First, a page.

As globalization continues to affect everyday lives, we are seeing a corresponding repositioning of business resources and factors that promote growth and success, particularly in sectors hitherto untouched by globalization’s reach.
The small, local, family-owned enterprise is no exception. Nor is the “old fashioned” printing sector.
In order to remain competitive, “traditional” companies can no longer rely on rigid structures, and thanks to the commoditization of technology, they must now look for ways to reinvigorate their business models.
Vistaprint is one company that has leveraged new technologies and the means of globalization not only to excel in the global marketplace but also to dominate of all things the business card/postcard/T-shirt segment! An aggressive web advertiser, Vista now has 2,700 employees across 13 countries.
One time, Vistaprint—born in Europe—was a small business, but by leveraging the Internet, multi-channel marketing, and global supply chains, it has grown exponentially, reporting $817 million in revenue in 2011.
Vistaprint is now the poster child of how companies—especially those in “traditional” sectors—must adapt to globalization’s new paradigms: aggregated mass production, global supply chains, offshoring, innovative use of the web, etc.
Farther, Faster, Cheaper
Prior to the Internet, operating across geographies was a challenge, but manufacturing today can occur anywhere there is physical infrastructure, shipping access, and/or digital communications. A production facility can now encompass many locations and serve a global demographic—Vistaprint’s facilities, for instance, are in Australia, Canada, and the Netherlands.
As Thomas Friedman says, “[T]echnologies are making it easier … for traditional nation-states and corporations to reach farther, faster, cheaper, and deeper around the world than ever before.”
Putting it another way, Vistaprint CEO Thomas Keane explains, “[T]he Internet and the ability to pull orders instantaneously … is the death of distance between these different areas. That’s why we can put manufacturing where it is most competitive. Technology has accelerated globalization to a really exciting place.”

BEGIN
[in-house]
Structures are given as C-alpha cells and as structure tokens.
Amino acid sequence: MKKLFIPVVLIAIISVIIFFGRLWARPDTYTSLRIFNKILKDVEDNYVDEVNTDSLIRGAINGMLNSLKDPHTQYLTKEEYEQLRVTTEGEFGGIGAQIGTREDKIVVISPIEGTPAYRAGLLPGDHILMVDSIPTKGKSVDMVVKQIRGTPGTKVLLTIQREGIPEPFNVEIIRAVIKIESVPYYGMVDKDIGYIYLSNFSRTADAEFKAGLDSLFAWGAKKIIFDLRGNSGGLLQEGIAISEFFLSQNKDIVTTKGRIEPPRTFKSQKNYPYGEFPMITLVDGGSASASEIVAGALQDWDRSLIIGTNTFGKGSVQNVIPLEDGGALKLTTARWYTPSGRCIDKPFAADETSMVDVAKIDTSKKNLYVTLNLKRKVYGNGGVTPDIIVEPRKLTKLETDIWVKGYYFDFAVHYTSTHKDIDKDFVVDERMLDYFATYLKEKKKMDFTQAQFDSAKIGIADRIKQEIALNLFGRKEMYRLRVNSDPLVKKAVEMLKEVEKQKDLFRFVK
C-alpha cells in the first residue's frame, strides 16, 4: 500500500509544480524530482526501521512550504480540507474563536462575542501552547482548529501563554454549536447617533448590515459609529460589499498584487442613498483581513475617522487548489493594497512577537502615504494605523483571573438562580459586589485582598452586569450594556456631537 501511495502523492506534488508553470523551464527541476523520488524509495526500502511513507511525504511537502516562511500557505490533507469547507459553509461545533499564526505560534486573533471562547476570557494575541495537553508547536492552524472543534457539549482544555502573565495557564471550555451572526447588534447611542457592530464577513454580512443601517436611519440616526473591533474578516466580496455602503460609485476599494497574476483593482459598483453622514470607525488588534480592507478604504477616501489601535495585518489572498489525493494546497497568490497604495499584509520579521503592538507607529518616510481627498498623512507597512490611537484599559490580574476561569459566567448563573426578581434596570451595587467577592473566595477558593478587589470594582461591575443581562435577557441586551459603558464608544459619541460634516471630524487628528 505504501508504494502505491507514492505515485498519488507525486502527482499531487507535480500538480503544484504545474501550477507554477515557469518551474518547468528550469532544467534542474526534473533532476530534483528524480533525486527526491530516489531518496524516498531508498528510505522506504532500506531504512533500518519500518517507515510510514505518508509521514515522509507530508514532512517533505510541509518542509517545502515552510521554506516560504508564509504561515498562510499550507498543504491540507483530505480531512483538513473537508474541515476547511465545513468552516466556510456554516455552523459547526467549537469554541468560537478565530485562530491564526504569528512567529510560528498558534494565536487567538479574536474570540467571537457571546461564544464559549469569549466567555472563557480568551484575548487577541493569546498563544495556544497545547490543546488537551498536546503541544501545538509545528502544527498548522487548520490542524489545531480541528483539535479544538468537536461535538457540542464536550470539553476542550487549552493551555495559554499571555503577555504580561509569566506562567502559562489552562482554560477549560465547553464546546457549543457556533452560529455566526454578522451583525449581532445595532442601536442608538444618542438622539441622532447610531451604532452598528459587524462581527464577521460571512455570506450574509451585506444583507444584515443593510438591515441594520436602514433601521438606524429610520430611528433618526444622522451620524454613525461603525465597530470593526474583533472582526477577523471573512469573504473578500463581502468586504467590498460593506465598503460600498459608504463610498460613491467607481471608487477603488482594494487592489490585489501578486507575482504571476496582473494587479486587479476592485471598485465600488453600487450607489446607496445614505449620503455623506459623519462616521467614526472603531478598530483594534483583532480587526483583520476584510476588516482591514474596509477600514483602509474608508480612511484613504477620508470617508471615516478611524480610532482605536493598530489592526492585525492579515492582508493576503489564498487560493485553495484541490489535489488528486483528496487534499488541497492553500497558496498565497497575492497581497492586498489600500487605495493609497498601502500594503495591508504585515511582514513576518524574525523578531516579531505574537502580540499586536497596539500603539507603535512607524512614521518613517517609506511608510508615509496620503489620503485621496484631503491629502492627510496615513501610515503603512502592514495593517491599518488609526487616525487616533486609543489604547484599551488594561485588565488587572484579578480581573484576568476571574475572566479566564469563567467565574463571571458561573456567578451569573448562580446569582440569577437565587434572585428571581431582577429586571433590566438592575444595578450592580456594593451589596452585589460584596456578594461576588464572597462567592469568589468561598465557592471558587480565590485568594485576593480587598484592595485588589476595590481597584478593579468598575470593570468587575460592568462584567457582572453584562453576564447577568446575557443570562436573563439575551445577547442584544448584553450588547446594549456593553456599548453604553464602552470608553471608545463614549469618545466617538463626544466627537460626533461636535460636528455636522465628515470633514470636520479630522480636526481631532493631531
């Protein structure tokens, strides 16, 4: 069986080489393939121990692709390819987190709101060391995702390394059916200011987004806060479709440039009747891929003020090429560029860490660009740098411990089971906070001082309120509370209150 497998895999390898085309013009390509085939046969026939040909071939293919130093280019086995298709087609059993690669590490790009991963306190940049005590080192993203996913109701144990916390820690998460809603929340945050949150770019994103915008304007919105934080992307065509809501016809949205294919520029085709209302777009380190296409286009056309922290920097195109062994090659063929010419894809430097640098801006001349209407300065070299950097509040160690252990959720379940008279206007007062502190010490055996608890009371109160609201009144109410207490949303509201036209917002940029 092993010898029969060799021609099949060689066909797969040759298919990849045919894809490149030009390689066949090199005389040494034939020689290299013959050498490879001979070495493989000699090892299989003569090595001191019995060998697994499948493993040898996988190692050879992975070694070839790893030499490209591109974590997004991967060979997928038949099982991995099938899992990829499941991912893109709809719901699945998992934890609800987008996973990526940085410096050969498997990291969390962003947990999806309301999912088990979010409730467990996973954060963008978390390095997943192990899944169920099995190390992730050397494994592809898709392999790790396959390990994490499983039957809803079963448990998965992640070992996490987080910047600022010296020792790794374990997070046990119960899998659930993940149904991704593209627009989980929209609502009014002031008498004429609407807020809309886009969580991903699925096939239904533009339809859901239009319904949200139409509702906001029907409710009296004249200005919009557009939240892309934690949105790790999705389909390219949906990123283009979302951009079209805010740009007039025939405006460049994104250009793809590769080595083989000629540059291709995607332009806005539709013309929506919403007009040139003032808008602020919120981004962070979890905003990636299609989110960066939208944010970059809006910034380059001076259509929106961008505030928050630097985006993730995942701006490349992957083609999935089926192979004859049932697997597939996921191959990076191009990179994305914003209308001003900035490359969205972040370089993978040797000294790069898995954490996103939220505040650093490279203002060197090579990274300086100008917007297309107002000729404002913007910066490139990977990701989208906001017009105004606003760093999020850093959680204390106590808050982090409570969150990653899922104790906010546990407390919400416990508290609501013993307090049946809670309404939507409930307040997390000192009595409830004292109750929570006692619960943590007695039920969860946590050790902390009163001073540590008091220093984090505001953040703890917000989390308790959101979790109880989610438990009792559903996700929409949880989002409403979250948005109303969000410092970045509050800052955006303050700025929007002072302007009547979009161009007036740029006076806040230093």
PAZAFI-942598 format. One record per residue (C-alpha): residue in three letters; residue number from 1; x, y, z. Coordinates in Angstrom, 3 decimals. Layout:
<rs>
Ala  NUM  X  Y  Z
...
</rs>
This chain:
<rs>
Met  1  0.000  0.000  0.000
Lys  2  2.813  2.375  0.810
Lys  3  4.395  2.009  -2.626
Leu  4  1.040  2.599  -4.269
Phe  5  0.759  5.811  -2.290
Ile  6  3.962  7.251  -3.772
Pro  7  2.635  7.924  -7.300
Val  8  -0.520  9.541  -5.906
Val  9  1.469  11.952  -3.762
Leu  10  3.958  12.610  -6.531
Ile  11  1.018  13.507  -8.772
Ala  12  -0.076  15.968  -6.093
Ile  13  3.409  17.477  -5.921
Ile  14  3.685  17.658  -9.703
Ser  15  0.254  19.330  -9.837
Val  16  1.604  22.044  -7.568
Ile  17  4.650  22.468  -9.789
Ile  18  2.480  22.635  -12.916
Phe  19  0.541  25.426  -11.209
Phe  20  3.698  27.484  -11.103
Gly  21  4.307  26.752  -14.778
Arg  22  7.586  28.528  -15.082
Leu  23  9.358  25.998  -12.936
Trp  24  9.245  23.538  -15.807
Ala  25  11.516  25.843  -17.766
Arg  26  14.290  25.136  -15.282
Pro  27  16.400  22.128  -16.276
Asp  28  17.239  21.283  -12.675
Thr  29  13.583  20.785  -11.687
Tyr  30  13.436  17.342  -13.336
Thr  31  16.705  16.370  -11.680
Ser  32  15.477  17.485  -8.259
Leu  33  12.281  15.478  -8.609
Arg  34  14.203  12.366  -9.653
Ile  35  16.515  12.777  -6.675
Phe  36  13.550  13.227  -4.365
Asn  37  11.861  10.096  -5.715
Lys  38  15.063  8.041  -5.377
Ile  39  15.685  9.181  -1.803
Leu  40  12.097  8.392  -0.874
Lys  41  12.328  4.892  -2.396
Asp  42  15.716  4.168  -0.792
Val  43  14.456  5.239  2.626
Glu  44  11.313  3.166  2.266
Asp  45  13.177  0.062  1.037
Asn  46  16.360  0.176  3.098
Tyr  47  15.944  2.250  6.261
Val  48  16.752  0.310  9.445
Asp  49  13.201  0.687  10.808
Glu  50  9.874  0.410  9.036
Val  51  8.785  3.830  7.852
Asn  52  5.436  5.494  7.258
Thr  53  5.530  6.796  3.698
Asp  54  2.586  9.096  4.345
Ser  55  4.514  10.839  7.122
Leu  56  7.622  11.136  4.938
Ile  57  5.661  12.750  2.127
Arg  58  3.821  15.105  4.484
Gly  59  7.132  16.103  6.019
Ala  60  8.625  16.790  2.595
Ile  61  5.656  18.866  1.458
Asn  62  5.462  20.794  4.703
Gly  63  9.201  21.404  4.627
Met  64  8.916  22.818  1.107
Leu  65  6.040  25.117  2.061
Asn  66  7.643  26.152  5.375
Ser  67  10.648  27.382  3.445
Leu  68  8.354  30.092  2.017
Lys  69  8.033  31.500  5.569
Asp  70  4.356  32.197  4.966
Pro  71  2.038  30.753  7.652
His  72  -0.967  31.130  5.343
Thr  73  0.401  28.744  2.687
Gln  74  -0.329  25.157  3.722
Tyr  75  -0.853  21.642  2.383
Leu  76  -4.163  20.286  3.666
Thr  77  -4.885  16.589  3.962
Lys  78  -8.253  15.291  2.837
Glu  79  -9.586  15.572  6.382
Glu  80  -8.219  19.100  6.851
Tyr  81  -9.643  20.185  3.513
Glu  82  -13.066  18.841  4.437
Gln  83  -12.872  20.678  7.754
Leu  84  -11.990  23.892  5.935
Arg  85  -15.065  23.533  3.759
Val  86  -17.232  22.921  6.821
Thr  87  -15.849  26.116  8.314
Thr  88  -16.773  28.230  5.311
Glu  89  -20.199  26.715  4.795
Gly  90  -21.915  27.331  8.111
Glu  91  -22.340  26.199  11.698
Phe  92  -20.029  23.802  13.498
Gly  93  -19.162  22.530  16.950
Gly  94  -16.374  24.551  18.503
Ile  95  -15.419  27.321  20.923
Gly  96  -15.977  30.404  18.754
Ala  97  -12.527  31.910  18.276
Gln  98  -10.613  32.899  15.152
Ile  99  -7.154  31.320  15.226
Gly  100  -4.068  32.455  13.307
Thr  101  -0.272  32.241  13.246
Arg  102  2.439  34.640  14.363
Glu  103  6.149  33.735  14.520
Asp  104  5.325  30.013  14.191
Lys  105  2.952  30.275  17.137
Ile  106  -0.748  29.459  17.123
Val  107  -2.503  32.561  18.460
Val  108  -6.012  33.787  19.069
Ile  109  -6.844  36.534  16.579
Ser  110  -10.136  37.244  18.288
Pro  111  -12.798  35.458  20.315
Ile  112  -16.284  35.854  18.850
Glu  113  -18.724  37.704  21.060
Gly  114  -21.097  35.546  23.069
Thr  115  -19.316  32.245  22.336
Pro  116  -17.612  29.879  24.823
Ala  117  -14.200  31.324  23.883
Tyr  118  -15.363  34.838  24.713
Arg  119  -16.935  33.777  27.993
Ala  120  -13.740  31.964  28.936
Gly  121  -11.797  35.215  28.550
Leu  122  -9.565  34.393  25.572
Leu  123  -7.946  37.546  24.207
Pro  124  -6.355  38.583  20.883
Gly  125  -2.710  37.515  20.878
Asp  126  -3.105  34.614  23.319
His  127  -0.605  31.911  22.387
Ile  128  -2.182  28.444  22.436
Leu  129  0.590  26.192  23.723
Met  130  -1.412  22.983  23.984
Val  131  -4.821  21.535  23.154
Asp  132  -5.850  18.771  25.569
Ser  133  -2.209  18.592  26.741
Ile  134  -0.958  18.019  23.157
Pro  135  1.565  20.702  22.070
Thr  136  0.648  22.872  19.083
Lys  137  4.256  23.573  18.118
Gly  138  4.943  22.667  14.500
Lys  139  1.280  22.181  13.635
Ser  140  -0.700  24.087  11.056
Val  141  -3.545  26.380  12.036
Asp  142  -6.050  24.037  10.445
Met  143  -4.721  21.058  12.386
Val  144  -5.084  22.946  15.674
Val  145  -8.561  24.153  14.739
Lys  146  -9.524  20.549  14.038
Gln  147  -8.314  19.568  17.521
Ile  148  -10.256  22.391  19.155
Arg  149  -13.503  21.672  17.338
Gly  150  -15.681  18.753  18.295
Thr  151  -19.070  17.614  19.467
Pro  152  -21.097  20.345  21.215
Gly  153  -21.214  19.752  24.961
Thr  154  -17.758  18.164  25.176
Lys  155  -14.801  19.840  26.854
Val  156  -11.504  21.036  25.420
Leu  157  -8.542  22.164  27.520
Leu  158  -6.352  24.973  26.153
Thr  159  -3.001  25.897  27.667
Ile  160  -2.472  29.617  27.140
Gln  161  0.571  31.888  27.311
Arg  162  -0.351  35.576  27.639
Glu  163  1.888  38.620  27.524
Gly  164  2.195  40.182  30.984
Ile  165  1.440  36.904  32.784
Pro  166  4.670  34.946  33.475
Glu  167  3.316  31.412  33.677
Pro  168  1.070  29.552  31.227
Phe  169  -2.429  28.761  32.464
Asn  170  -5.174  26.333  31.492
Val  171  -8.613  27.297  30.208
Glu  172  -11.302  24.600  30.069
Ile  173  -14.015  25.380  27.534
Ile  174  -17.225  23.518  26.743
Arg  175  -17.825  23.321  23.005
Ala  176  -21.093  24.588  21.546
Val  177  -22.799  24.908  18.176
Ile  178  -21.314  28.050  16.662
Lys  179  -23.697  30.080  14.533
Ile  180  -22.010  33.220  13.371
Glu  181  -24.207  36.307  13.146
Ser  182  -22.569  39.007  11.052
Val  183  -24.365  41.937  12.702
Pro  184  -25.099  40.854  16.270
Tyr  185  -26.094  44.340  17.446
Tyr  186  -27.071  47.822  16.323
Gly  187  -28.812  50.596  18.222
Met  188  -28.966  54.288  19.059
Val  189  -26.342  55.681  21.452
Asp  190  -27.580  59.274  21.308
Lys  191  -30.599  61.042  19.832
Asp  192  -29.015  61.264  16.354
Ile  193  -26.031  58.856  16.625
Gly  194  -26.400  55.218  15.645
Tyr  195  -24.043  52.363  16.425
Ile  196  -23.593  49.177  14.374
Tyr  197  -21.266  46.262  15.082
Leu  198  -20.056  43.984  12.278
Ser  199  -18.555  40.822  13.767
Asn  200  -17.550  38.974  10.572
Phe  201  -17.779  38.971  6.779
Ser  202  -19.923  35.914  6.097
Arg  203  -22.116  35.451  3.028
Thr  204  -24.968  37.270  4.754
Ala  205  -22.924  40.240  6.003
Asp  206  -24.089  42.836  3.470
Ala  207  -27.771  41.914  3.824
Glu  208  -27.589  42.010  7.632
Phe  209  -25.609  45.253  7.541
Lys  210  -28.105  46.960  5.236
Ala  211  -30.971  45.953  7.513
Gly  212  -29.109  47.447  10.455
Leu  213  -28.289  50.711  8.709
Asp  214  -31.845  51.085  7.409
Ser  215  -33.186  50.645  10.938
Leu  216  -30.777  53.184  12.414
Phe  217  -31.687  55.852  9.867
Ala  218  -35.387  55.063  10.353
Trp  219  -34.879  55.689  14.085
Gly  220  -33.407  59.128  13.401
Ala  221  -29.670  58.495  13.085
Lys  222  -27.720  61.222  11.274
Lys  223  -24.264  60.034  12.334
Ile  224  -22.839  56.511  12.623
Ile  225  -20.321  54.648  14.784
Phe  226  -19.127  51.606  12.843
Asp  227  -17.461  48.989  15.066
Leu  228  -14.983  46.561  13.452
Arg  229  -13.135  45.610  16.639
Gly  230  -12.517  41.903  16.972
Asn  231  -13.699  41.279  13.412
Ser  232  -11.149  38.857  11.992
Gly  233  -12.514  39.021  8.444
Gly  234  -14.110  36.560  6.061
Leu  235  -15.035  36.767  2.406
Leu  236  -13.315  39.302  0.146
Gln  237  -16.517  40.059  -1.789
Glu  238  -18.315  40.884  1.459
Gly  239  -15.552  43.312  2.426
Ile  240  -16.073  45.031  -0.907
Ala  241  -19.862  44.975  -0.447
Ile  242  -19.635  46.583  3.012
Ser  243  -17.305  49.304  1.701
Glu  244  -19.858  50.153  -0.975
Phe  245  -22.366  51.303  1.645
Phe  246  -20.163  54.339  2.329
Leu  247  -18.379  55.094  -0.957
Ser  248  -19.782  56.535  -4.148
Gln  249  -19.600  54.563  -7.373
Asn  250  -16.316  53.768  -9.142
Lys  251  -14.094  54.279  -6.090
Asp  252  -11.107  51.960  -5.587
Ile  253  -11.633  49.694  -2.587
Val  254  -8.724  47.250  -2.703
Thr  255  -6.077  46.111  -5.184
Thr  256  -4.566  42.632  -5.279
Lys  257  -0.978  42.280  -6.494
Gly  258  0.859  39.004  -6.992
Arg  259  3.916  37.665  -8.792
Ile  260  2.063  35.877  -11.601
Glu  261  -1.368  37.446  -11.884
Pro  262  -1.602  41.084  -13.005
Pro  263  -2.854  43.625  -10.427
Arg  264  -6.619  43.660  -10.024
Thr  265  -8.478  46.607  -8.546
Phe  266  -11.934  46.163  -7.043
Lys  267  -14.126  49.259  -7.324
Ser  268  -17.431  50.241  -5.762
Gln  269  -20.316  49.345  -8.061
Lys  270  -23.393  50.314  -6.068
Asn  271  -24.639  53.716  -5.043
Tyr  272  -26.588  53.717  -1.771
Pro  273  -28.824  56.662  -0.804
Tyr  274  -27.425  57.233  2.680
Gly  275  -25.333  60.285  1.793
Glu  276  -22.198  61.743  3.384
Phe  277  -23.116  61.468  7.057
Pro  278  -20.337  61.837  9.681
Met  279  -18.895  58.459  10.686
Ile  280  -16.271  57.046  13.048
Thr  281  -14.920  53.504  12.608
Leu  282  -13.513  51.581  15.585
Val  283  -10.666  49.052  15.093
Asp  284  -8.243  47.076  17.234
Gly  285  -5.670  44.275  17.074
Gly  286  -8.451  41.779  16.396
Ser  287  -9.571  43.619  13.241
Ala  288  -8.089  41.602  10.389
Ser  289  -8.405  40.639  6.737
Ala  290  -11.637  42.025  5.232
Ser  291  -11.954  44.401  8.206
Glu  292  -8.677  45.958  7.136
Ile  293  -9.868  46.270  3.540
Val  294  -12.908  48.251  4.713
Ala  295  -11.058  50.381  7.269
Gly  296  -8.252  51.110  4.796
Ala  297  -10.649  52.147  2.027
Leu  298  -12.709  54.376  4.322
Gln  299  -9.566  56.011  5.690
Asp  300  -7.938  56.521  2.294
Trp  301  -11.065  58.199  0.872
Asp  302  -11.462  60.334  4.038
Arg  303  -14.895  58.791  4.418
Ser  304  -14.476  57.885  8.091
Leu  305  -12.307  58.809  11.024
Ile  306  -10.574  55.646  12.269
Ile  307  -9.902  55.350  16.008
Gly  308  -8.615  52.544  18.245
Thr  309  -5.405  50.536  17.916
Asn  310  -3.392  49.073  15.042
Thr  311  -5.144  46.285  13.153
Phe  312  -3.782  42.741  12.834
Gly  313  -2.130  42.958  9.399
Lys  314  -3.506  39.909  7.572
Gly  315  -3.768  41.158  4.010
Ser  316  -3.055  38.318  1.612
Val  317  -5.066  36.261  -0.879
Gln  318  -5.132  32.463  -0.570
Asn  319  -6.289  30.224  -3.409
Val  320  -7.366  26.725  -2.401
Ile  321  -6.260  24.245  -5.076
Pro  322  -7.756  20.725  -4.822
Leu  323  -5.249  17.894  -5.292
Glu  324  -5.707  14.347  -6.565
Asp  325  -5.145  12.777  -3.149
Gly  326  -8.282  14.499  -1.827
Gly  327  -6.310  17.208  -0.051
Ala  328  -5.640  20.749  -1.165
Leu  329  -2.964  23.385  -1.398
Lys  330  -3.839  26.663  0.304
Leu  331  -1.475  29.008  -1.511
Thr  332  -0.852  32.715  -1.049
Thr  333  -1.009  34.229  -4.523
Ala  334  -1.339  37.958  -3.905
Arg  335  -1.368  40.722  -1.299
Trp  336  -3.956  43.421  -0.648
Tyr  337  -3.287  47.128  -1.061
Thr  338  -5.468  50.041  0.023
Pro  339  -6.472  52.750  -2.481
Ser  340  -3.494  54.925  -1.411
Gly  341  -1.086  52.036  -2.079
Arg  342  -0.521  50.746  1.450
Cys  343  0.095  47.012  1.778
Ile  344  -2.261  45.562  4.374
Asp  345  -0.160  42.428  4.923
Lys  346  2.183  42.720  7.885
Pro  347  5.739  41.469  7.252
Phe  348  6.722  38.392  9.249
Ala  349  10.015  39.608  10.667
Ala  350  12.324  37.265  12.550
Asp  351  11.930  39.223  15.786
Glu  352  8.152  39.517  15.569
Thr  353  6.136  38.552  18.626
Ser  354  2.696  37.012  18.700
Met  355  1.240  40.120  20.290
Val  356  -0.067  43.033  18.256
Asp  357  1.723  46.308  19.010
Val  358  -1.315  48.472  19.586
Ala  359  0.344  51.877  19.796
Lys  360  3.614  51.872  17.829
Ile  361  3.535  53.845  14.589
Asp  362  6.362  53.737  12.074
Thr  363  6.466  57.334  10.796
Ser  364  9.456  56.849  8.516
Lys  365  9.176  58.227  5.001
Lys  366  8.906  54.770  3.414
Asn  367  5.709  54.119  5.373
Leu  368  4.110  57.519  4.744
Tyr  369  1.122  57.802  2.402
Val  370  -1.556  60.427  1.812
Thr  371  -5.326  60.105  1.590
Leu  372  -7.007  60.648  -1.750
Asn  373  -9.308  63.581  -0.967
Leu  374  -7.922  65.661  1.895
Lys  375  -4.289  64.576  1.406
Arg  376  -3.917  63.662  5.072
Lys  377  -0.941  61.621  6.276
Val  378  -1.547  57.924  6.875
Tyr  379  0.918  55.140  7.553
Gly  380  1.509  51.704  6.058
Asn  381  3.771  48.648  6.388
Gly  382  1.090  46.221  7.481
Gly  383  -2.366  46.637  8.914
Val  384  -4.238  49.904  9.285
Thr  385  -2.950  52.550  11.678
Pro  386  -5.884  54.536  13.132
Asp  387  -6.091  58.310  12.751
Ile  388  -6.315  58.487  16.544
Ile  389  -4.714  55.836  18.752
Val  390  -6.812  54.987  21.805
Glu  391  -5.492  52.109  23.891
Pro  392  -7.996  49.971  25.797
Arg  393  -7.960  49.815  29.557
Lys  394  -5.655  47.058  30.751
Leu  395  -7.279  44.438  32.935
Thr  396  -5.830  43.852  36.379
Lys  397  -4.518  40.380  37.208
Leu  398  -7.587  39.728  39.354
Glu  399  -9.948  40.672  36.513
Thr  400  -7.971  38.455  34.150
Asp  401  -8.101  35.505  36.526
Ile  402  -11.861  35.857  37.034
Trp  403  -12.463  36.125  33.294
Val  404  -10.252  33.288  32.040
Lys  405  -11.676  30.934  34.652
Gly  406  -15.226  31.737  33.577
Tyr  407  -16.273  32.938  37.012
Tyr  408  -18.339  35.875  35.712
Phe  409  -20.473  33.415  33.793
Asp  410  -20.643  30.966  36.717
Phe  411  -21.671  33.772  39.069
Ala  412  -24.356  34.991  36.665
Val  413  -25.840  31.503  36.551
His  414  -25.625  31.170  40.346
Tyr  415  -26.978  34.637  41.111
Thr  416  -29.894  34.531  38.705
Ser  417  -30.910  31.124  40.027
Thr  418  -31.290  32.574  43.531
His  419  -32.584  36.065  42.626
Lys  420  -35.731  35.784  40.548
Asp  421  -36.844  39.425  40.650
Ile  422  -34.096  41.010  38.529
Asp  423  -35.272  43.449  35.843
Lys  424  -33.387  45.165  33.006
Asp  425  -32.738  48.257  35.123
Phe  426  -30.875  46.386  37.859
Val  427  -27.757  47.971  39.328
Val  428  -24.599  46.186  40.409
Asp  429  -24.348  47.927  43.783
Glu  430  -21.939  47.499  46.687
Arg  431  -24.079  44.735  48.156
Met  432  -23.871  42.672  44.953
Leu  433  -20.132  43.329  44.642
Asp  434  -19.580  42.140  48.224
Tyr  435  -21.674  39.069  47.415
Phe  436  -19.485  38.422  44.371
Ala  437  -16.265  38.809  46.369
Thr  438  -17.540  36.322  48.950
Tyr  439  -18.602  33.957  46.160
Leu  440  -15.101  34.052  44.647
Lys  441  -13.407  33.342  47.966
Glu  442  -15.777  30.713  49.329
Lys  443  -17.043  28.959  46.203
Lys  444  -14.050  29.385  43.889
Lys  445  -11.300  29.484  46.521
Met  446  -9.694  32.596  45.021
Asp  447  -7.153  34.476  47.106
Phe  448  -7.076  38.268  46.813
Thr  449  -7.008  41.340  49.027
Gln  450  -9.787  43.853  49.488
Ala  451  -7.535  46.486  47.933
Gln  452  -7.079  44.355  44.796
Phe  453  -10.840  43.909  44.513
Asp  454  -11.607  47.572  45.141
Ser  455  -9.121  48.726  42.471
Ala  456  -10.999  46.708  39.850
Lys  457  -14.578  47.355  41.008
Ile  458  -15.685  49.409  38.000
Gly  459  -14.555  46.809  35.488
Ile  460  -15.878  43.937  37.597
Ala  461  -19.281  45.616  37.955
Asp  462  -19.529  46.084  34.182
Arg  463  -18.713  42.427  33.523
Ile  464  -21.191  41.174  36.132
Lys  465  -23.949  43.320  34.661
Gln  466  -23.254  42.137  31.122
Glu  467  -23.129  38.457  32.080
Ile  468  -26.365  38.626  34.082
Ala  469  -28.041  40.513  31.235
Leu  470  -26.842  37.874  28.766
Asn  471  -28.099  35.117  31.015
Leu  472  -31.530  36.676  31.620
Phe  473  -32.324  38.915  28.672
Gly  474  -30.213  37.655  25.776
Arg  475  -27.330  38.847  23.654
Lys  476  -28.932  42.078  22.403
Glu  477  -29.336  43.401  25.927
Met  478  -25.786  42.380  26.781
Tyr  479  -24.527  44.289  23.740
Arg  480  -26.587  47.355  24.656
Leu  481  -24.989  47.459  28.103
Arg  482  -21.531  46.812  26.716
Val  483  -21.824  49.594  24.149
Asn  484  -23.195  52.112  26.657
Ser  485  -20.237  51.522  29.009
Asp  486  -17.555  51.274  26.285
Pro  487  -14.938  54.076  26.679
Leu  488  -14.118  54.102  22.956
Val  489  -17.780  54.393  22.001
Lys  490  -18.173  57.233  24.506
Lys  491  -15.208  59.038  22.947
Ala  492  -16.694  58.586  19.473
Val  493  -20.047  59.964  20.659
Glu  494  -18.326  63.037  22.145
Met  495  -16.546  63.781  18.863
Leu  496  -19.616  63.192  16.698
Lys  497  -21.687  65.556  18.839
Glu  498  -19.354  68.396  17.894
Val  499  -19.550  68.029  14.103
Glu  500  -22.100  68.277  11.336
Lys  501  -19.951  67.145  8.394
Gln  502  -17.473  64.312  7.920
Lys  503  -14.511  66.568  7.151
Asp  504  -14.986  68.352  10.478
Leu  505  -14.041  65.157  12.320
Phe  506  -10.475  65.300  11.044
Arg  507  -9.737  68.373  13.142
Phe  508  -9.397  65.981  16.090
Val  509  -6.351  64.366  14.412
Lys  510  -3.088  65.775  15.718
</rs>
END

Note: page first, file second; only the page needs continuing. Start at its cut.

An Element of Salvation?
In the now-globalized world, those who rely on out-moded, rigid systems will never grow beyond a certain level, or they may die on the vine.
The localized, small business printer, for example, realizing that its market share is shrinking, might react—systematically—by buying another distressed business for reasons of purchasing technology he or she covets. But this tactic alone cannot provide long-term growth.
Online ordering with supply chains located all over the world is challenging an industry that once relied on craftsmanship and local business ties. New services and new ideas—ones that leverage globalization’s tactics and that are spread over wider geographic areas—are needed to maintain the same level of success, let alone to grow.
Although online marketing has diminished the printing industry significantly, moving processes and products online might provide an element of salvation. It may be that globalization and new technology benefit the industry and make it suffer simultaneously.
From Production to Service
That is, small printers have the ability—if they have the wherewithal—to move beyond the print shop floor to produce expansive cross-media marketing campaigns for clients that include an element of printing but that also include the management of assets, supply chains, and fulfillment requests.
Online tools allow the printing industry to become less like a manufacturer and more like a service provider. In other words, the print shop can now become an advisor to its clients and sell holistic business and workflow solutions such as fulfillment, warehousing, and cross-media marketing.
And small printers can use online systems to gain efficiencies for clients (such as online prepress, proofing, or print-on-demand), thereby counteracting the fact that digital marketing is competing for client printing budgets.
The changes in the printing industry are reflected in its staffing model, which has seen a significant shift from the manufacturing floor to the front office. Because technology has created machines that need fewer people to produce more goods, printing companies are replacing blue-collar staff with service staff—sales, account management, production, creative, and marketing.
All this is a perfect illustration of the shift in the labor force that Daniel Bell predicted would happen to industry as technology and communication improved. The growth of the knowledge economy requires businesses to include technology and knowledge along with labor and capital as key factors of success.